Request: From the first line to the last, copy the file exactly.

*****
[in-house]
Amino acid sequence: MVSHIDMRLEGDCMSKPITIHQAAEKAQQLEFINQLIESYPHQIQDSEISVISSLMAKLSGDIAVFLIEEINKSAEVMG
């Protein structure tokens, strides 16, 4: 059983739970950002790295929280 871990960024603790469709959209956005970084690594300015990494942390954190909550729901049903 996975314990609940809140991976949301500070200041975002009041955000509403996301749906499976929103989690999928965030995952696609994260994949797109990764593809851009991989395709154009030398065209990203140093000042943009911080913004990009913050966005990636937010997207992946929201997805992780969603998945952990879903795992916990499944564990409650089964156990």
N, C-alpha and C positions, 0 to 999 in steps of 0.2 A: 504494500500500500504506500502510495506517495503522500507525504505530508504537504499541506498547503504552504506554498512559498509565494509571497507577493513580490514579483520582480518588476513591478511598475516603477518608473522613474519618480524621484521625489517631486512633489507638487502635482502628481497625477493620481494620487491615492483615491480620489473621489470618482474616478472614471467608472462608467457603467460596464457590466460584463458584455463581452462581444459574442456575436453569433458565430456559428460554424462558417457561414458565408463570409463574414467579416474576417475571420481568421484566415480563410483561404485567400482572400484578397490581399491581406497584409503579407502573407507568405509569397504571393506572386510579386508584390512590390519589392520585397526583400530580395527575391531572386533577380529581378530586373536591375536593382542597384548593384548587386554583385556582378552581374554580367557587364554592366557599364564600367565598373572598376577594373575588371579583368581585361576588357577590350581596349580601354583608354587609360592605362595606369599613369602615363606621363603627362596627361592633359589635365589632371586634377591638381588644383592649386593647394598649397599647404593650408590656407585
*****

[in-house]
Amino acid sequence: MVSHIDMRLEGDCMSKPITIHQAAEKAQQLEFINQLIESYPHQIQDSEISVISSLMAKLSGDIAVFLIEEINKSAEVMG
């Protein structure tokens, strides 16, 4: 059983739970950002790295929280 871990960024603790469709959209956005970084690594300015990494942390954190909550729901049903 996975314990609940809140991976949301500070200041975002009041955000509403996301749906499976929103989690999928965030995952696609994260994949797109990764593809851009991989395709154009030398065209990203140093000042943009911080913004990009913050966005990636937010997207992946929201997805992780969603998945952990879903795992916990499944564990409650089964156990």
N, C-alpha and C positions, 0 to 999 in steps of 0.2 A: 504494500500500500504506500502510495506517495503522500507525504505530508504537504499541506498547503504552504506554498512559498509565494509571497507577493513580490514579483520582480518588476513591478511598475516603477518608473522613474519618480524621484521625489517631486512633489507638487502635482502628481497625477493620481494620487491615492483615491480620489473621489470618482474616478472614471467608472462608467457603467460596464457590466460584463458584455463581452462581444459574442456575436453569433458565430456559428460554424462558417457561414458565408463570409463574414467579416474576417475571420481568421484566415480563410483561404485567400482572400484578397490581399491581406497584409503579407502573407507568405509569397504571393506572386510579386508584390512590390519589392520585397526583400530580395527575391531572386533577380529581378530586373536591375536593382542597384548593384548587386554583385556582378552581374554580367557587364554592366557599364564600367565598373572598376577594373575588371579583368581585361576588357577590350581596349580601354583608354587609360592605362595606369599613369602615363606621363603627362596627361592633359589635365589632371586634377591638381588644383592649386593647394598649397599647404593650408590656407585